New Delhi: The Union government is working on a constitutional mechanism that aims to ensure that any future modifications to the state as well as Central goods and services tax (GST) rates will happen only through a proper process of consultation in an appropriate forum.
Creating framework: Chairman of the empowered group of state finance ministers on GST Asim Dasgupta says the draft of the constitutional amendment to introduce the new tax regime will be ready by 15 Nov. Indranil Bhoumik / Mint
A council of state finance ministers could serve as the forum. In addition, while octroi is currently not part of GST ambit, the Centre will try and ensure that it is bought into the net eventually.
The GST regime is being put together by an empowered committee of state finance ministers headed by Asim Dasgupta, West Bengal’s minister of finance and excise. The Union finance ministry has representation on the committee, which released the first draft paper on GST for public consultation on Tuesday.
A key aim of the proposed mechanism will be to ensure that there are no unilateral deviations from the agreed GST rate, as has happened in some instances in the existing value added tax regime.
“Whenever we make legislation there is a need for someone to oversee it. That is the thinking. No final decision has been taken as yet. But, everyone wants a mechanism so that the rules of the game are laid down and not broken,” said Sumit Dutt Majumdar, member, Central Board Of Excise and Customs.
The draft discussion paper attests to this. “Special attention would be given to the formulation of a mechanism for upholding the need for a harmonious structure for GST along with the concern for the autonomy of states in a federal structure”, it says.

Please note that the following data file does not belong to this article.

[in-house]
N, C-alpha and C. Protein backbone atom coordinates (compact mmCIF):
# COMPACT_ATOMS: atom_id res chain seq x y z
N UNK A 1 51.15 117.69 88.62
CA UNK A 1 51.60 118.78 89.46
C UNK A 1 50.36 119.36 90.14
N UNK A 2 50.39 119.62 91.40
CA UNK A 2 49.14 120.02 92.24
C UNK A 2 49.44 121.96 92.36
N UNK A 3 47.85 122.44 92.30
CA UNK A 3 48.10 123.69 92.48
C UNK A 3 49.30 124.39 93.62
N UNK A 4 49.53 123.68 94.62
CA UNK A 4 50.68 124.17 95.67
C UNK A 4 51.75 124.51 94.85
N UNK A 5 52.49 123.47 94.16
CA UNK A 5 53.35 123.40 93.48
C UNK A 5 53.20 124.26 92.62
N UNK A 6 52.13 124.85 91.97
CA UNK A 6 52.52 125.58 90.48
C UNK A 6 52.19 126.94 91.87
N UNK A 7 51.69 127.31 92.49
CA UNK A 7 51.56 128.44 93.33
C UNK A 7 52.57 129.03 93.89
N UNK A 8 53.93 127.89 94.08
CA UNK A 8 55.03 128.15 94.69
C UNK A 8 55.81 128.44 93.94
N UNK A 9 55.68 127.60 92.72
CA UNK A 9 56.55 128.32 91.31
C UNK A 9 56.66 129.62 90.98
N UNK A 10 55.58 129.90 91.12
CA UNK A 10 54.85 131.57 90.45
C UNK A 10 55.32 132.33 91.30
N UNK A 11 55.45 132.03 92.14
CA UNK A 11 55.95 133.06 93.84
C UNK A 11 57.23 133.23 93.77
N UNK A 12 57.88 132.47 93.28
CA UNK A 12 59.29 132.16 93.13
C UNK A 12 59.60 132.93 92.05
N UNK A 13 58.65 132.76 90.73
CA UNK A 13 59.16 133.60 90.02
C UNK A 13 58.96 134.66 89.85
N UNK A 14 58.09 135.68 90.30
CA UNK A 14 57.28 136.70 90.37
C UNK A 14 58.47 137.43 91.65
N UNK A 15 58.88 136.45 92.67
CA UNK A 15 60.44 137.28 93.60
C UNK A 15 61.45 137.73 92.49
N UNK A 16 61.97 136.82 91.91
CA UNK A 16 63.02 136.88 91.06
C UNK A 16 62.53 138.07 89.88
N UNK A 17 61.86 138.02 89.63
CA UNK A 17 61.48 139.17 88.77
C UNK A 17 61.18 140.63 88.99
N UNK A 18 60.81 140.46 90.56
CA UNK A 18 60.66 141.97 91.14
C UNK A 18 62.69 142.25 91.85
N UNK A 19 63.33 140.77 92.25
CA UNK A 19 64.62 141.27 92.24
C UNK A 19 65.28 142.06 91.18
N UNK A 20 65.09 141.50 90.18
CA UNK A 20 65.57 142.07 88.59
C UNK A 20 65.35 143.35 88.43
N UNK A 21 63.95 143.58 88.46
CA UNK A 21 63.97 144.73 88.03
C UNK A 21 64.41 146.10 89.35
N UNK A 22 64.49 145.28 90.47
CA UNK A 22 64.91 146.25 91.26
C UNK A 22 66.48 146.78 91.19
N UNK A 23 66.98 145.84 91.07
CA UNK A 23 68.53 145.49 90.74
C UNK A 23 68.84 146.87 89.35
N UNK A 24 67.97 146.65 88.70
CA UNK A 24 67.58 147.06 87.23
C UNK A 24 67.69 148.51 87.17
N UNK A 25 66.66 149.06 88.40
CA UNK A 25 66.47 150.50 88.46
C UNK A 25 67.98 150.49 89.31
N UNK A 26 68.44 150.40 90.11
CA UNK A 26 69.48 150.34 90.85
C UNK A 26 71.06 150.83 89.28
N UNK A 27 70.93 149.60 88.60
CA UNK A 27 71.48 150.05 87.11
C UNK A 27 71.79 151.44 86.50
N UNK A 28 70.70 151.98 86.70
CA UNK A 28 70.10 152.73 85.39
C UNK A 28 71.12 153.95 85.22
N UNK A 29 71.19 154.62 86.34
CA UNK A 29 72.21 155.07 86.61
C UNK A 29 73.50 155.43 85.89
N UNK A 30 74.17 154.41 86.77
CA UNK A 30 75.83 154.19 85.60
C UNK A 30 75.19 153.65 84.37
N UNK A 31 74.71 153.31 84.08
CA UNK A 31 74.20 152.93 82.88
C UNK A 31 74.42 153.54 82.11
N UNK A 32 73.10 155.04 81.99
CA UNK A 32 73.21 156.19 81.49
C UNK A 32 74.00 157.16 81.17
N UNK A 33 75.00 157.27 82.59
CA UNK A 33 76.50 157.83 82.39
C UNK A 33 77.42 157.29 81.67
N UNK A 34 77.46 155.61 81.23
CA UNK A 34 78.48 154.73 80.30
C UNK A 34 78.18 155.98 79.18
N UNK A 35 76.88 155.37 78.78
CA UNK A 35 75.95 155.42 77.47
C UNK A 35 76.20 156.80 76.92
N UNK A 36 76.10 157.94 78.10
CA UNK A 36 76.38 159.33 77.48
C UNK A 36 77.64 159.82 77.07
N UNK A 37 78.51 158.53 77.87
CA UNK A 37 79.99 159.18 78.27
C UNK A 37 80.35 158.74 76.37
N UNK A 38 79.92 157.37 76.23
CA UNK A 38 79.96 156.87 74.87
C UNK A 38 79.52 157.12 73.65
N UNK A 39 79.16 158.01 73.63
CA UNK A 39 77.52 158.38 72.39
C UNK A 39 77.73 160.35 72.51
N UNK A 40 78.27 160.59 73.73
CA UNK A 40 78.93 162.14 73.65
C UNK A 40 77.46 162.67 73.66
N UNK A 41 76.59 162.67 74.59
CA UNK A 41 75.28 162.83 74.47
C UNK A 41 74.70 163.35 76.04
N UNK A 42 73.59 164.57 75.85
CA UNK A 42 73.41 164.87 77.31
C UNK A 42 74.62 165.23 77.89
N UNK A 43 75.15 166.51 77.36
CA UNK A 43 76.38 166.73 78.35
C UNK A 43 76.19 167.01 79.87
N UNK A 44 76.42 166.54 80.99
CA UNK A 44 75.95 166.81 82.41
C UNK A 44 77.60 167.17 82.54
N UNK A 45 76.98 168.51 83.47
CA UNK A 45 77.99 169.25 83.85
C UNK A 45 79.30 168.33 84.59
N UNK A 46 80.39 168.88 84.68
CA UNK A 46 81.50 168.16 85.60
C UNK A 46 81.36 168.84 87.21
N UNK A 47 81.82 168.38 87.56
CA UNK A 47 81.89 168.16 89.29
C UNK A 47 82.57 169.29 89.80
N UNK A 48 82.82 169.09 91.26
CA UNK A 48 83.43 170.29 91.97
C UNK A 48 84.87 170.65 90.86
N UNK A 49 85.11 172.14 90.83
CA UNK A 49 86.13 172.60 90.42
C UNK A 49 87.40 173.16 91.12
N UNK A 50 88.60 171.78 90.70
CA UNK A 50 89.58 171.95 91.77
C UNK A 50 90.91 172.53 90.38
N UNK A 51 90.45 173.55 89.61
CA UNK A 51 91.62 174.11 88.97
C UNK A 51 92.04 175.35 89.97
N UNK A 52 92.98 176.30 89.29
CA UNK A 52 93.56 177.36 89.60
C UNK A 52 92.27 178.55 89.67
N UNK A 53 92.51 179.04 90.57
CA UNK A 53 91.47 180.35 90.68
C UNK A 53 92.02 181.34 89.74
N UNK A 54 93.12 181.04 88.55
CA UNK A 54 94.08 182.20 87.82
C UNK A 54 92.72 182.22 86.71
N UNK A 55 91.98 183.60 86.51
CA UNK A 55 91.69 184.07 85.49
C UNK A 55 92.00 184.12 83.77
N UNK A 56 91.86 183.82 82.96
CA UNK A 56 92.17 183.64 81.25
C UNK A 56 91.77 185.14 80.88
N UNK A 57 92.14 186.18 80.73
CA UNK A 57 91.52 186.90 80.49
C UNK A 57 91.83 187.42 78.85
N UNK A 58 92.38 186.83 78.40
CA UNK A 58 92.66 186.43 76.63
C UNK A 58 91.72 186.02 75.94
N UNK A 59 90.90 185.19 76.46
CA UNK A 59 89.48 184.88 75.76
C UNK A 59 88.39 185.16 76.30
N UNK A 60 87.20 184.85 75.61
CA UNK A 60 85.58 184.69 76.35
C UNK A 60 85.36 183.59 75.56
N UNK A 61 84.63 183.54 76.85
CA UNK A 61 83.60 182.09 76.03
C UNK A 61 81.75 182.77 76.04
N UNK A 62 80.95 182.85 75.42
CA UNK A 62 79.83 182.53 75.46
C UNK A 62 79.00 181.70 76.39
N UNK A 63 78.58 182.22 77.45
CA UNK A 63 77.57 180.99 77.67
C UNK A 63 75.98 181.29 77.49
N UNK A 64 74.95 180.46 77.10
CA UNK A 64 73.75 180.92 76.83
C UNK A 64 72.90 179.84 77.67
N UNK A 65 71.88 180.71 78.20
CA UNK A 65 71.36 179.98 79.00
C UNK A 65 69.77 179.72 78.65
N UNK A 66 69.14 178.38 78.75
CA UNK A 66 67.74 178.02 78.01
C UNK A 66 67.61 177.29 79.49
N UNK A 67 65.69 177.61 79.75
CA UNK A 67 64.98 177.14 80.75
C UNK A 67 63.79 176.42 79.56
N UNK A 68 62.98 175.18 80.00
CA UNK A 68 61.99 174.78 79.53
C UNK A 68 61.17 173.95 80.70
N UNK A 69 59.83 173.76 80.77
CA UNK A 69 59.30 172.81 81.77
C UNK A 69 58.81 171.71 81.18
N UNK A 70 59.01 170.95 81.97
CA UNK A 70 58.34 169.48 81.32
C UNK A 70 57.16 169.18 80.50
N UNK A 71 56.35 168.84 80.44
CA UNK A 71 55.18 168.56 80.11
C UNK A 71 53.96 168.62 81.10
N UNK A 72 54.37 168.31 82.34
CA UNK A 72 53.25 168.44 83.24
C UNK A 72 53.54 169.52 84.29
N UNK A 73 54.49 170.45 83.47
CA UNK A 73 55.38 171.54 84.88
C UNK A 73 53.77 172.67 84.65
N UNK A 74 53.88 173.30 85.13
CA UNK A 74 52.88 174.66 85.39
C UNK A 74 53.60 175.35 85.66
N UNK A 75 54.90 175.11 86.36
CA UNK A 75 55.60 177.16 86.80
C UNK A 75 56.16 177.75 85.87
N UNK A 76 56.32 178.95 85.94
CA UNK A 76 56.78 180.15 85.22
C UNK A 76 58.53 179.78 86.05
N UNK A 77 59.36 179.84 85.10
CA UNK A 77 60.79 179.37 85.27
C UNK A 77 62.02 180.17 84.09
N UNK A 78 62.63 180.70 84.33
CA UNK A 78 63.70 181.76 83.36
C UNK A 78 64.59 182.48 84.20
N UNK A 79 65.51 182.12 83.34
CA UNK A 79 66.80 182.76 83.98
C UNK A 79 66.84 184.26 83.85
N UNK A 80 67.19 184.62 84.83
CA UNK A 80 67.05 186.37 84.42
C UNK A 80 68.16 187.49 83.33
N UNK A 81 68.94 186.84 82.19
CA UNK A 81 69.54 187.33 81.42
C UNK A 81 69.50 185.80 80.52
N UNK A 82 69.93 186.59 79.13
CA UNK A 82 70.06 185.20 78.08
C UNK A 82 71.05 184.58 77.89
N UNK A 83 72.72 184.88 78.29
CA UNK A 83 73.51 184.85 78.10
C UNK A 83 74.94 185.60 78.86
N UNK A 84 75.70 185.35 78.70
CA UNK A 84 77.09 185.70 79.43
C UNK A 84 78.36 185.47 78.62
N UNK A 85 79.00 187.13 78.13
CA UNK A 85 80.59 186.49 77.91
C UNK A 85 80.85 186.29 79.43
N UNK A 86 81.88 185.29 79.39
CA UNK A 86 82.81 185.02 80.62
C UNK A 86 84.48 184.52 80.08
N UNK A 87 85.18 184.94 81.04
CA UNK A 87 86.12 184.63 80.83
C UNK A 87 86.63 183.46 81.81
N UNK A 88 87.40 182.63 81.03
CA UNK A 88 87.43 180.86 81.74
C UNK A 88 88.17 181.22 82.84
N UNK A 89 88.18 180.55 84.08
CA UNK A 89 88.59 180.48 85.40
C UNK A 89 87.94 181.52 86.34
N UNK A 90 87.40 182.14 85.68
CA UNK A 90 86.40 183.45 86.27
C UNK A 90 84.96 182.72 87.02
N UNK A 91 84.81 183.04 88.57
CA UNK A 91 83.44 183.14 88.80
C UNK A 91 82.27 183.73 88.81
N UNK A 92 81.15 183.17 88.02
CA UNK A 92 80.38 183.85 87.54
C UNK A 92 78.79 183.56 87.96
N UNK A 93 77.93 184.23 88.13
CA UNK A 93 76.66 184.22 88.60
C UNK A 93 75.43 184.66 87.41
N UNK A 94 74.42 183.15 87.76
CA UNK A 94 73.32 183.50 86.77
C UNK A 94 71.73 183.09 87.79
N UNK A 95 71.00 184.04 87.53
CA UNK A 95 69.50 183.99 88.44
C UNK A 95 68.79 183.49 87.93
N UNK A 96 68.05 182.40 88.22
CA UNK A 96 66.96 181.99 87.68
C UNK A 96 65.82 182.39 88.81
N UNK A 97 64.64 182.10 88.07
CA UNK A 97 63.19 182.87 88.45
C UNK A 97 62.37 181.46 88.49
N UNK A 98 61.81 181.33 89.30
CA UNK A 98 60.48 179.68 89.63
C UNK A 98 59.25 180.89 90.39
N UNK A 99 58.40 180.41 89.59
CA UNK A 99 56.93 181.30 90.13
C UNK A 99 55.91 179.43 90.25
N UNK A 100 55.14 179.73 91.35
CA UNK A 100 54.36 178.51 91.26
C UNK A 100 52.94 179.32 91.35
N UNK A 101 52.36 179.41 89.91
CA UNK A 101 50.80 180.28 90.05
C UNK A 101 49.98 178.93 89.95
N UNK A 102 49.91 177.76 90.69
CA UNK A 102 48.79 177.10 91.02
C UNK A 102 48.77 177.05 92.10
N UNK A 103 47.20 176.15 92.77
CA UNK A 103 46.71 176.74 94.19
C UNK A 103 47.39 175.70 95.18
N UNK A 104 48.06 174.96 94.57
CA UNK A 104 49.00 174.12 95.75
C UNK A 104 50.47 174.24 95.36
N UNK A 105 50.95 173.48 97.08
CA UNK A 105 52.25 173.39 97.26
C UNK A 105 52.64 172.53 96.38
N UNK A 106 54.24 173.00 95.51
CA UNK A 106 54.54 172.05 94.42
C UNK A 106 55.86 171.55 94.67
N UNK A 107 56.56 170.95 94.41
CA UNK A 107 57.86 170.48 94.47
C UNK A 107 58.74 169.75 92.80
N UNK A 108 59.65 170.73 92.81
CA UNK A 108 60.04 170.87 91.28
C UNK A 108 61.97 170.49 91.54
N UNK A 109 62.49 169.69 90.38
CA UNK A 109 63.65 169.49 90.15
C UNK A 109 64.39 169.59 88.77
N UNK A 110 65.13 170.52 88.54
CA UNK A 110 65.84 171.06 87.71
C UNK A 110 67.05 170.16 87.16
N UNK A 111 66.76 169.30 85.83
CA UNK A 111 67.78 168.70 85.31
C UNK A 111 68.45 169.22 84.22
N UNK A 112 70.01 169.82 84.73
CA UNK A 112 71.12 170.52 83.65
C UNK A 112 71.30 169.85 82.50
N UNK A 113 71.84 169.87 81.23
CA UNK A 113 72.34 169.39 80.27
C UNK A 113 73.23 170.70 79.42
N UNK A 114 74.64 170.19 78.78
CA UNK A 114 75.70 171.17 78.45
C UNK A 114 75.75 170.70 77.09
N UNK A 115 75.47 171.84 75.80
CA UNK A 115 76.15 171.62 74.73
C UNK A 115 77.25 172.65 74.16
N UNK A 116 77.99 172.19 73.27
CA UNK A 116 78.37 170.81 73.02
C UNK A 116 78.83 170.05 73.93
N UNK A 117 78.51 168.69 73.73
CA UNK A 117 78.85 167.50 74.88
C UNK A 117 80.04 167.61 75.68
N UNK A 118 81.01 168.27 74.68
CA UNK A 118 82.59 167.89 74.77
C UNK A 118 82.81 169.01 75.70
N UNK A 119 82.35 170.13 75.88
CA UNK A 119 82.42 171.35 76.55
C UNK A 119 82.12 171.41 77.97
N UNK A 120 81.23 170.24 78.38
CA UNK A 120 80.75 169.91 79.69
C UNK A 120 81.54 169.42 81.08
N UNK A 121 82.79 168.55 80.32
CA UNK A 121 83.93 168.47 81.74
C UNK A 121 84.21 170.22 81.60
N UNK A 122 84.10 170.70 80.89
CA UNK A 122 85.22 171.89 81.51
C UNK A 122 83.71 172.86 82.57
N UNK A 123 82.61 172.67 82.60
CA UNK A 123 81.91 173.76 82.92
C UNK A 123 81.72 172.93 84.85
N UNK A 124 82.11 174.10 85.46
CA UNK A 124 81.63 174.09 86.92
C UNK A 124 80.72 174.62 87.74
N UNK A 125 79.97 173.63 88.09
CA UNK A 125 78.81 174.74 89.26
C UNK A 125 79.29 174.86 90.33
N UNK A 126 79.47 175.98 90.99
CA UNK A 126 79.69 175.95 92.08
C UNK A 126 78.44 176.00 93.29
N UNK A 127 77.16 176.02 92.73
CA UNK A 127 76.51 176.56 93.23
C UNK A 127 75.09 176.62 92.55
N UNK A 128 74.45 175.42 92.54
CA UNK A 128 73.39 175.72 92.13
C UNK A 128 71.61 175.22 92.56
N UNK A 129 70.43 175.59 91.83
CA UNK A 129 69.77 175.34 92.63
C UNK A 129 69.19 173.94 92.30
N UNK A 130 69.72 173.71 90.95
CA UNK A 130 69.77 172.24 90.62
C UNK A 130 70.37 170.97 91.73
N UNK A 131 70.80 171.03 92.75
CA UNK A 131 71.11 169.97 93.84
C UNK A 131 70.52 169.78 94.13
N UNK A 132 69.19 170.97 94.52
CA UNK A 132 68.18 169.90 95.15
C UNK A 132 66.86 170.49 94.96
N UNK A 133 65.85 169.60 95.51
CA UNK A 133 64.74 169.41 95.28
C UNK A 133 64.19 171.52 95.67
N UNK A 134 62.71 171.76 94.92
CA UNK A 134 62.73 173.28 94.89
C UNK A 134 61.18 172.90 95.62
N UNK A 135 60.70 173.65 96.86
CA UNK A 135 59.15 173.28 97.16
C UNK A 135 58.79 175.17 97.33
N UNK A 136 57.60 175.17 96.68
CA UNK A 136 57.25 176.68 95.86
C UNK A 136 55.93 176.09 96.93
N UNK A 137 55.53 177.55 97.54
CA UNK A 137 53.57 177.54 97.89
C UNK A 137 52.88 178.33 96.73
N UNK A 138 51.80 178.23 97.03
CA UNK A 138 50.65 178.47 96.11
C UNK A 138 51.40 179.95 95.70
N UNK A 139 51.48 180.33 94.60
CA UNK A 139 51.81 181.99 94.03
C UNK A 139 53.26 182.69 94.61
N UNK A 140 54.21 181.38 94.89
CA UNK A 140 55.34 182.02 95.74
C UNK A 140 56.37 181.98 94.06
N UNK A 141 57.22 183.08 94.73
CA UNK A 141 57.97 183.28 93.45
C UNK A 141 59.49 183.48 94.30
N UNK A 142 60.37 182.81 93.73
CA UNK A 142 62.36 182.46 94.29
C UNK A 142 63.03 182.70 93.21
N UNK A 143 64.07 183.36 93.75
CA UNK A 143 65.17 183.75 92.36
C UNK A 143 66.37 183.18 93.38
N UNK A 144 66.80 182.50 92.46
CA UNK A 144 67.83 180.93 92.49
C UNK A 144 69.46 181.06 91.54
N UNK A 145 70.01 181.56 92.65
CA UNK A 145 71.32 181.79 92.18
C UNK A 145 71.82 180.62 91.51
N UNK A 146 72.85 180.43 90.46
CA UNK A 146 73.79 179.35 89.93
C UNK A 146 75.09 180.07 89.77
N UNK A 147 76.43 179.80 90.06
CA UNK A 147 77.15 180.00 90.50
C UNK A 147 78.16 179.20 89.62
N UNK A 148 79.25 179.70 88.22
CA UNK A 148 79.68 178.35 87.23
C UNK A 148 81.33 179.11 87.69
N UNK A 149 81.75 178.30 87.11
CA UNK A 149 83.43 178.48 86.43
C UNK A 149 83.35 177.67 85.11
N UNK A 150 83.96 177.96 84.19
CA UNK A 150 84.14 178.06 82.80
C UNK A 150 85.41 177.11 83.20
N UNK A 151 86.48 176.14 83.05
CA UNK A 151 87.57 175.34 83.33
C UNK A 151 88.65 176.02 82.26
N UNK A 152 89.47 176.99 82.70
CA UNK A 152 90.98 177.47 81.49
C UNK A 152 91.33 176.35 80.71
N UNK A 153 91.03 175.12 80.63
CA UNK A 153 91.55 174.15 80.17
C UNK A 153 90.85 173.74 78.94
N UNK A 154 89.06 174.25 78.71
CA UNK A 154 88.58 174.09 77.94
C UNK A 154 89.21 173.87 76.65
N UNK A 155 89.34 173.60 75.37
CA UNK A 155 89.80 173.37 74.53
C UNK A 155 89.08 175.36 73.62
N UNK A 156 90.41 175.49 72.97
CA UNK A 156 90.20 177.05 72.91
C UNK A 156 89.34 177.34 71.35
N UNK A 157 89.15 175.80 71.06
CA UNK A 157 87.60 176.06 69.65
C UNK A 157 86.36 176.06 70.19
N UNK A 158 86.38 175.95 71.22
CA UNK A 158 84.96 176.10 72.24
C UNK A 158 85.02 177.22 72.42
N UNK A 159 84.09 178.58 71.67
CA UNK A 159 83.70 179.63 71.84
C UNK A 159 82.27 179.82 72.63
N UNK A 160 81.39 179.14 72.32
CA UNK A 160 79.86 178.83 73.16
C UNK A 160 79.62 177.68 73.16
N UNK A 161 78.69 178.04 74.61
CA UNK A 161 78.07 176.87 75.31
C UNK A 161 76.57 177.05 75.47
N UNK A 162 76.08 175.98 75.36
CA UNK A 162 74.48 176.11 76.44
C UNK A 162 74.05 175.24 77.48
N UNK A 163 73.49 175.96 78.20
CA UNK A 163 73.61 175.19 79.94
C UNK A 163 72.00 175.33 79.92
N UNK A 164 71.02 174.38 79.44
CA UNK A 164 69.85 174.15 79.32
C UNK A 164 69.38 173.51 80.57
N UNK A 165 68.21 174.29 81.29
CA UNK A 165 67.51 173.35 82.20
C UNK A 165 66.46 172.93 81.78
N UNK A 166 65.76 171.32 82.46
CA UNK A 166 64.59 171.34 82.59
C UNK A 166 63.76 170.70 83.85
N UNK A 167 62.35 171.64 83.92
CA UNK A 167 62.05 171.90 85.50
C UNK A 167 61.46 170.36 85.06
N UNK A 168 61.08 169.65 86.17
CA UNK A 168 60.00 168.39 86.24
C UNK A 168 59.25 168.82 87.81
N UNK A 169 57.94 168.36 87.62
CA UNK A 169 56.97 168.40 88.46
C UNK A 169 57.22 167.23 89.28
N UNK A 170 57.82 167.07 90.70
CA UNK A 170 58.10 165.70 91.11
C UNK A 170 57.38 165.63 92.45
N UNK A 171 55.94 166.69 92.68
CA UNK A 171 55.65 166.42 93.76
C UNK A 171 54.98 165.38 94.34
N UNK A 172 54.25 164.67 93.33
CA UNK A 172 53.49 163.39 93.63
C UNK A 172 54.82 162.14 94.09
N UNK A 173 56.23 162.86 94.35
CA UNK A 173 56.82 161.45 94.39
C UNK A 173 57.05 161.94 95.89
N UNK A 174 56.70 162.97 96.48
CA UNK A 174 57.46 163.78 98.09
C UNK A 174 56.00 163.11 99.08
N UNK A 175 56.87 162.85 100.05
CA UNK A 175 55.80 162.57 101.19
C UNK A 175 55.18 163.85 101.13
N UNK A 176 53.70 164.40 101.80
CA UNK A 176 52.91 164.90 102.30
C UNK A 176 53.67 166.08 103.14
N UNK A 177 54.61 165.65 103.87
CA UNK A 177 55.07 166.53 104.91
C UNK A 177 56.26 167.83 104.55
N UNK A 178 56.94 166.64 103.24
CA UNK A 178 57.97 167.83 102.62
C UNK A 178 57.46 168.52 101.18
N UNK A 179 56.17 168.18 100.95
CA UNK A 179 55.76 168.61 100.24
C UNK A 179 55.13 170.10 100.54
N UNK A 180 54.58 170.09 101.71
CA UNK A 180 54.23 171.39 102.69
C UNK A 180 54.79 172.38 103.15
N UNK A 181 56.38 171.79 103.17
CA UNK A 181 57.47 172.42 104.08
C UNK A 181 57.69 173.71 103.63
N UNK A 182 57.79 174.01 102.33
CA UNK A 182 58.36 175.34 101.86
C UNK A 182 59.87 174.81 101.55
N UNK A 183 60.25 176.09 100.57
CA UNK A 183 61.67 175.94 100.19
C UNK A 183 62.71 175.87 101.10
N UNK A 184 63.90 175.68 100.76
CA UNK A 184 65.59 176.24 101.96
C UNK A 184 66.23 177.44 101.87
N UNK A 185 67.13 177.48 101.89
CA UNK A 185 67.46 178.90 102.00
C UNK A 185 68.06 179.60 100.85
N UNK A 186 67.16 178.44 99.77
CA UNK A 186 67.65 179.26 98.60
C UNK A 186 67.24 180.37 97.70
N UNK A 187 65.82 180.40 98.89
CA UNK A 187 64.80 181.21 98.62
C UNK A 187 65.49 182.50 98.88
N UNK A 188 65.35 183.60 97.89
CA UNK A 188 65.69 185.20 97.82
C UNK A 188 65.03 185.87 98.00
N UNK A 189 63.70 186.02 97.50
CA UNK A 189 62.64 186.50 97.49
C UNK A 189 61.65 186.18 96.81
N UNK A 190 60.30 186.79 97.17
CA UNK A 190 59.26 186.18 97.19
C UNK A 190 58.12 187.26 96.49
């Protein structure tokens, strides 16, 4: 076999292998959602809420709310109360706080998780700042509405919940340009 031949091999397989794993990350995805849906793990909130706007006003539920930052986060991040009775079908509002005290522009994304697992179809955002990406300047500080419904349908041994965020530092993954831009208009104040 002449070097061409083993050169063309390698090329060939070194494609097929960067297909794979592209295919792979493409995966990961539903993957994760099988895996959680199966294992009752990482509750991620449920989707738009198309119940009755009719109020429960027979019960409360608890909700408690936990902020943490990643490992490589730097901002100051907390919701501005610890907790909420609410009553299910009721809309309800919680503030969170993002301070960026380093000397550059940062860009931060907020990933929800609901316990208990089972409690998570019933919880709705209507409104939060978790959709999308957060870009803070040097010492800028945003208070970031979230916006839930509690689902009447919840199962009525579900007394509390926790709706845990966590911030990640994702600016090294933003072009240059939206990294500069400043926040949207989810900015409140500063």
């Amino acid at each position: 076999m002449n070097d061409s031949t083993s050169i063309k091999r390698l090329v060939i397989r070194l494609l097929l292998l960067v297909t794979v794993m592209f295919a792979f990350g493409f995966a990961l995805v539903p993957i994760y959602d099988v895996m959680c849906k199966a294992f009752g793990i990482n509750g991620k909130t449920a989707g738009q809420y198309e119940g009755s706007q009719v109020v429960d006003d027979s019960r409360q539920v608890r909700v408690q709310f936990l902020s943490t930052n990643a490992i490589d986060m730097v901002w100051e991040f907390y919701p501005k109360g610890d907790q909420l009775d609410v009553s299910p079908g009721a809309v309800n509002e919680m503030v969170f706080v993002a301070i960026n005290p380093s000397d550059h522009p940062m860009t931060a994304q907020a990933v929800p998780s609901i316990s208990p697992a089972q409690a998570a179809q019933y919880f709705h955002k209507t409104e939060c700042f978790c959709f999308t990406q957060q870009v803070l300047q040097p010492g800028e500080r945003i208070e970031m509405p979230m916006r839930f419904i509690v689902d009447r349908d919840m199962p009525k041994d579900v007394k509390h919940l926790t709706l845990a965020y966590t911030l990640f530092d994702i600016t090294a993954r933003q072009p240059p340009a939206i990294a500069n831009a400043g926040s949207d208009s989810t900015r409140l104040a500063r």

At another place, the draft says an “appropriate mechanism that will be binding on both the Centre and states would be worked out whereby the harmonious rate structure, along with the need for further modification could be upheld, if necessary with a collectively agreed constitutional amendment”.
A joint secretary in the finance ministry, who did want to be named, said that the contours of the forum are being worked out to ensure that any future modifications to GST framework would be carried out only through it.
The ministry is discussing the nature of powers that this body would have and whether it can exercise some sort of “over-riding authority” over state or Central legislative decisions with regard to GST.
Tax experts say such a mechanism would mean that taxpayers can look forward to some stability in future GST tax rates.
Though GST is almost certain to miss the original 1 April 2010 target date, the constitutional amendment for the introduction of GST is mentioned in the list of business for the winter session of Parliament.
The finance ministry official said the draft of the amendment is ready and is currently being vetted by the law ministry. On Tuesday, Dasgupta had announced that the draft will be ready by 15 November.
The official also said work on a uniform point of taxation was under way. This is a crucial aspect because the existing taxes that are to be subsumed under GST are levied at different points in the supply chain. He added that octroi, which is currently not part of the proposed framework, would eventually be included in the ambit of the tax “over a period of time”.